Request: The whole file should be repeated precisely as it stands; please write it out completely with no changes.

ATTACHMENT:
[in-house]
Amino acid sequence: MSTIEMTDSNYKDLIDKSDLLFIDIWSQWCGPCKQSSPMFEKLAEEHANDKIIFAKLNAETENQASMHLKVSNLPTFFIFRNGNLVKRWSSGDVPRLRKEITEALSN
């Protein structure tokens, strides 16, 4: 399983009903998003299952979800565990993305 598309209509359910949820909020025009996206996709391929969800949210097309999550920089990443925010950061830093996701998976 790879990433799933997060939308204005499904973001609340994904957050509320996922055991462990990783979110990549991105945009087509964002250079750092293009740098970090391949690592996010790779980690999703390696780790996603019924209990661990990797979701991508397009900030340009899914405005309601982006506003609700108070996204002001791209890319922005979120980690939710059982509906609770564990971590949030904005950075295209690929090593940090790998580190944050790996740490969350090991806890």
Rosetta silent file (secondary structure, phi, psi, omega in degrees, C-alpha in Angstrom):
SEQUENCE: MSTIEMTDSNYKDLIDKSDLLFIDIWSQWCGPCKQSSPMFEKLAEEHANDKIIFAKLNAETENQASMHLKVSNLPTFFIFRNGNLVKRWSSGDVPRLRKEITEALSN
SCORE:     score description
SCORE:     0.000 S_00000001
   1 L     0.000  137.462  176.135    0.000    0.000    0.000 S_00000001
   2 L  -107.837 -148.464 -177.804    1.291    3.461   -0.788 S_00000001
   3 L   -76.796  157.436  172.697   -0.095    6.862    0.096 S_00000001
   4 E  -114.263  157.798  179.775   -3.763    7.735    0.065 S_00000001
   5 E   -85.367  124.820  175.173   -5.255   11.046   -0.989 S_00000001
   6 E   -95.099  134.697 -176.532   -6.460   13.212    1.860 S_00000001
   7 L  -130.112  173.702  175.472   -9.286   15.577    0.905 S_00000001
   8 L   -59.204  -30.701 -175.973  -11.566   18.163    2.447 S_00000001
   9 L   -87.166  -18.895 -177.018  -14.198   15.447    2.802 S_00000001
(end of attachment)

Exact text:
[in-house]
Amino acid sequence: MSTIEMTDSNYKDLIDKSDLLFIDIWSQWCGPCKQSSPMFEKLAEEHANDKIIFAKLNAETENQASMHLKVSNLPTFFIFRNGNLVKRWSSGDVPRLRKEITEALSN
């Protein structure tokens, strides 16, 4: 399983009903998003299952979800565990993305 598309209509359910949820909020025009996206996709391929969800949210097309999550920089990443925010950061830093996701998976 790879990433799933997060939308204005499904973001609340994904957050509320996922055991462990990783979110990549991105945009087509964002250079750092293009740098970090391949690592996010790779980690999703390696780790996603019924209990661990990797979701991508397009900030340009899914405005309601982006506003609700108070996204002001791209890319922005979120980690939710059982509906609770564990971590949030904005950075295209690929090593940090790998580190944050790996740490969350090991806890």
Rosetta silent file (secondary structure, phi, psi, omega in degrees, C-alpha in Angstrom):
SEQUENCE: MSTIEMTDSNYKDLIDKSDLLFIDIWSQWCGPCKQSSPMFEKLAEEHANDKIIFAKLNAETENQASMHLKVSNLPTFFIFRNGNLVKRWSSGDVPRLRKEITEALSN
SCORE:     score description
SCORE:     0.000 S_00000001
   1 L     0.000  137.462  176.135    0.000    0.000    0.000 S_00000001
   2 L  -107.837 -148.464 -177.804    1.291    3.461   -0.788 S_00000001
   3 L   -76.796  157.436  172.697   -0.095    6.862    0.096 S_00000001
   4 E  -114.263  157.798  179.775   -3.763    7.735    0.065 S_00000001
   5 E   -85.367  124.820  175.173   -5.255   11.046   -0.989 S_00000001
   6 E   -95.099  134.697 -176.532   -6.460   13.212    1.860 S_00000001
   7 L  -130.112  173.702  175.472   -9.286   15.577    0.905 S_00000001
   8 L   -59.204  -30.701 -175.973  -11.566   18.163    2.447 S_00000001
   9 L   -87.166  -18.895 -177.018  -14.198   15.447    2.802 S_00000001